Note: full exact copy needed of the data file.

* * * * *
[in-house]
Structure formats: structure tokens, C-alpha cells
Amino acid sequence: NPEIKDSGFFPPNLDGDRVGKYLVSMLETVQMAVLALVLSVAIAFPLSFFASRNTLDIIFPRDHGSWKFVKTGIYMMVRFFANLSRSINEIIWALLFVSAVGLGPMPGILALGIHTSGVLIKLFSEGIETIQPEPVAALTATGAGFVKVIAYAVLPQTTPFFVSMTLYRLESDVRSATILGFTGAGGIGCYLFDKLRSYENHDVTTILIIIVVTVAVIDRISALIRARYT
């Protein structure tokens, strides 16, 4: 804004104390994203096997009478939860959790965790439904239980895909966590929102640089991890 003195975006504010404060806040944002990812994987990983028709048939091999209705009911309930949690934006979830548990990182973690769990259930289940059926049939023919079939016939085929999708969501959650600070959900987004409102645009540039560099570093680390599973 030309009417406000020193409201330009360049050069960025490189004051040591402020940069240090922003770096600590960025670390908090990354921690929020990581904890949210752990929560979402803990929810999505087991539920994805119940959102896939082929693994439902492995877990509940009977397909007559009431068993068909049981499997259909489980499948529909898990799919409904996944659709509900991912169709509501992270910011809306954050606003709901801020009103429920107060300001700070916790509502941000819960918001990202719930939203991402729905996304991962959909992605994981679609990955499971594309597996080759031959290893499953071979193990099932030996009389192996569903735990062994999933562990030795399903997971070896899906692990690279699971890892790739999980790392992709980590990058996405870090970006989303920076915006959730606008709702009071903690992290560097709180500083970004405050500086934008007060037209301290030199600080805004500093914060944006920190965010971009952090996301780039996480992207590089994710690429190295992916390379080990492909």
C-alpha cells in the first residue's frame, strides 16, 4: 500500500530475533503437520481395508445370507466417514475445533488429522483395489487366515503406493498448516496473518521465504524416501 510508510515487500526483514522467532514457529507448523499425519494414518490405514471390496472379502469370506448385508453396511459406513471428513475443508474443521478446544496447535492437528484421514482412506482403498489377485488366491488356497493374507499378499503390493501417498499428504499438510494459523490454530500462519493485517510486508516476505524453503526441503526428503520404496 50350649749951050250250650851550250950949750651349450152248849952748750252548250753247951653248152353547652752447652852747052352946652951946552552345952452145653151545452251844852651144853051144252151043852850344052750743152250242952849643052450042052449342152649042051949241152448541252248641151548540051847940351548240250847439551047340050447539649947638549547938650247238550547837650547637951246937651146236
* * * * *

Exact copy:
[in-house]
Structure formats: structure tokens, C-alpha cells
Amino acid sequence: NPEIKDSGFFPPNLDGDRVGKYLVSMLETVQMAVLALVLSVAIAFPLSFFASRNTLDIIFPRDHGSWKFVKTGIYMMVRFFANLSRSINEIIWALLFVSAVGLGPMPGILALGIHTSGVLIKLFSEGIETIQPEPVAALTATGAGFVKVIAYAVLPQTTPFFVSMTLYRLESDVRSATILGFTGAGGIGCYLFDKLRSYENHDVTTILIIIVVTVAVIDRISALIRARYT
């Protein structure tokens, strides 16, 4: 804004104390994203096997009478939860959790965790439904239980895909966590929102640089991890 003195975006504010404060806040944002990812994987990983028709048939091999209705009911309930949690934006979830548990990182973690769990259930289940059926049939023919079939016939085929999708969501959650600070959900987004409102645009540039560099570093680390599973 030309009417406000020193409201330009360049050069960025490189004051040591402020940069240090922003770096600590960025670390908090990354921690929020990581904890949210752990929560979402803990929810999505087991539920994805119940959102896939082929693994439902492995877990509940009977397909007559009431068993068909049981499997259909489980499948529909898990799919409904996944659709509900991912169709509501992270910011809306954050606003709901801020009103429920107060300001700070916790509502941000819960918001990202719930939203991402729905996304991962959909992605994981679609990955499971594309597996080759031959290893499953071979193990099932030996009389192996569903735990062994999933562990030795399903997971070896899906692990690279699971890892790739999980790392992709980590990058996405870090970006989303920076915006959730606008709702009071903690992290560097709180500083970004405050500086934008007060037209301290030199600080805004500093914060944006920190965010971009952090996301780039996480992207590089994710690429190295992916390379080990492909």
C-alpha cells in the first residue's frame, strides 16, 4: 500500500530475533503437520481395508445370507466417514475445533488429522483395489487366515503406493498448516496473518521465504524416501 510508510515487500526483514522467532514457529507448523499425519494414518490405514471390496472379502469370506448385508453396511459406513471428513475443508474443521478446544496447535492437528484421514482412506482403498489377485488366491488356497493374507499378499503390493501417498499428504499438510494459523490454530500462519493485517510486508516476505524453503526441503526428503520404496 50350649749951050250250650851550250950949750651349450152248849952748750252548250753247951653248152353547652752447652852747052352946652951946552552345952452145653151545452251844852651144853051144252151043852850344052750743152250242952849643052450042052449342152649042051949241152448541252248641151548540051847940351548240250847439551047340050447539649947638549547938650247238550547837650547637951246937651146236